Publication: Business Day Issued: Date: 2003-08-28 Reporter: Nigel Bruce

Testing Time for Parliament as Trial by Media Looms



Business Day

Date 2003-08-28


Nigel Bruce

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To restore transparency and credibility, assembly needs to let Scorpions conduct unfettered arms deal probe

There is certainly some reason to believe government had hoped last week to draw whatever irritating political teeth remained from the controversial R60bn arms deal. All that might remain thereafter would be miscreant subcontractors who could be sanitised later.

The Scorpions, the special investigators who have for three years failed to secure any prosecutions, had been appraised a few weeks before of their nemesis.

President Thabo Mbeki said they could be absorbed into the police force. After that, the chances of their pressing ahead with the prima facie case against Deputy President Jacob Zuma, suspected of soliciting a gift from one of the contractors, were probably remote.

Mbeki's refusal to countenance Judge Willem Heath's decisive investigating team's examination of the arms deal, and its disbanding soon after, must have weighed heavily on their minds.

Last week too the auditor-general appeared before the standing public accounts committee (Scopa) to sanitise accusations that there were material differences between a draft of his special report to the cabinet and the joint investigation team report eventually presented to Parliament.

If this had gone without a hitch, the auditor-general, and those who support him, would have felt he had gone a long way towards assumption of immunity from further criticism. He made it clear that he saw any criticism of his work to be subject to that part of the constitution that gives protection to officials whose impartiality is considered to be beyond doubt.

In short, he may not be held up to ridicule and scorn. Any criticism of his ability or integrity must be shown to be substantive. So it might be said that, armed with this assurance, he flexed his constitutional muscle before the committee and did so not without some hubris.

But there was a hitch. It came in the form of a letter from a company that had tendered for one of the arms subcontracts, ADS, in which Schabir Shaik has an interest, to the German frigate group, which supervised the tenders for the defence department. This letter made it clear ADS had been allowed to lower a tender price after the tender had effectively closed.

Certainly there were three references and some details of this particular tender in the joint team report. But even a close reading of them did not make clear what the letter has now revealed. Without doubt the joint team report had dissembled. The only question is whether it was deliberately done or not.

The letter came from CI, which had tendered for the contract and lost. It had gone to court to force the auditor-general to release to it documents pertaining to this tender, and the letter was among them.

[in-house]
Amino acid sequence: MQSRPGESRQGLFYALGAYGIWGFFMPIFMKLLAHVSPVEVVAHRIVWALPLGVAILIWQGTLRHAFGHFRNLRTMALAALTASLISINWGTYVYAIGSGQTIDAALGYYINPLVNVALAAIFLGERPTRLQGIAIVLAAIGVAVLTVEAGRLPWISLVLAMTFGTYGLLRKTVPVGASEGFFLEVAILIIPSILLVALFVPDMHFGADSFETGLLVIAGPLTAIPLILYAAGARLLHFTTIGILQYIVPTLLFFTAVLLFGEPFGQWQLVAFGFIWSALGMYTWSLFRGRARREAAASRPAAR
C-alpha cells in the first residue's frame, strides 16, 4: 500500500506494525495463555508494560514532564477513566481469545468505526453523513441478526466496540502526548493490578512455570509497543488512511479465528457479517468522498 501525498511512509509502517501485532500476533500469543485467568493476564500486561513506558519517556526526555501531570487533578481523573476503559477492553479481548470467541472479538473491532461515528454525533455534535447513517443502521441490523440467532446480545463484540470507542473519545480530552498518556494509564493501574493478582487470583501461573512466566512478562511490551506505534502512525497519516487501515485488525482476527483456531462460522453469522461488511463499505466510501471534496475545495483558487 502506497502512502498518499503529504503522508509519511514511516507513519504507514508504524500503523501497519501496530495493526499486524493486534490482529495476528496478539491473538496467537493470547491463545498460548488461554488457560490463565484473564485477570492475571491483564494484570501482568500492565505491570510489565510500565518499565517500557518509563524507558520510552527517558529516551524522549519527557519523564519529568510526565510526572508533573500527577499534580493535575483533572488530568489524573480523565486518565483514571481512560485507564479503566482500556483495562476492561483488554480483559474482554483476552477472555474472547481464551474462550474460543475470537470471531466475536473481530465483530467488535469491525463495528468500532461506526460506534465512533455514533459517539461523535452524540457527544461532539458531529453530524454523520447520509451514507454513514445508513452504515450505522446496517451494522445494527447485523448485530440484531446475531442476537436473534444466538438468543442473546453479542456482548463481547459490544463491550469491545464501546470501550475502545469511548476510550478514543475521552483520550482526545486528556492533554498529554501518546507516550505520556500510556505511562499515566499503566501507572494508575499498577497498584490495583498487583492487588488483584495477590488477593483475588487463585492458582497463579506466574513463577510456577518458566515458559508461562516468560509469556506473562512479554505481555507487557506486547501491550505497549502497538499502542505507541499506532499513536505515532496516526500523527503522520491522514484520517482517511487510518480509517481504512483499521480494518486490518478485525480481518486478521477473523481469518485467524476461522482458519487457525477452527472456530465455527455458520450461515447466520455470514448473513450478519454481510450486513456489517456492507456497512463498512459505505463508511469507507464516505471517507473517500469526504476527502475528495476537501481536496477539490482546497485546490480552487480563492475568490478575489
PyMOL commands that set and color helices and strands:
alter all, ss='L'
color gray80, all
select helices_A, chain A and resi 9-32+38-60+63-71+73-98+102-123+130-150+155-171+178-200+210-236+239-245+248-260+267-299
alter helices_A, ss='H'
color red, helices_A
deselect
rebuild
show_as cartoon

The auditor-general told the committee that he had been requested by the cabinet to edit his draft report so that it was less repetitive and more easily readable. This, of course, does not explain why some sections were excised from previous drafts, not necessarily only from the draft submitted to the cabinet. There were numerous drafts worked on by 50 to 60 people.

A particular point in dispute was the degree to which CI was favoured by the navy for a particular tender. The joint team report acknowledged it had been favoured "up to a point". That is loose language not characteristic of a forensic audit, which is what the joint investigation was intended to be. This is clearly set out in point six of the preface to the report, signed by the august public protector and national director of public prosecutions as well as the auditor-general.

The purpose of the report is beyond doubt. It is to clear the cabinet of any responsibility for inequity and corruption that might have occurred especially in the subcontracts. Some former cabinet ministers are (or were) shareholders in companies that were awarded subcontracts. Mbeki chaired the cabinet subcommittee that dealt with the arms deal.

The report itself is at best a travesty of a forensic audit. It can be no more. There was certainly what appeared to be a logical procedure of awarding points for the suitability of certain purchases. But it is a system that itself was based largely on supposition.

As unattractive munitions prices were sweetened by the offer of industrial offset projects, so decisions to purchase became predominantly political. How in these circumstances can the general accounting principles normally applied by the auditor-general have any meaningful relevance? All that could be done was to detect corruption within a flawed process.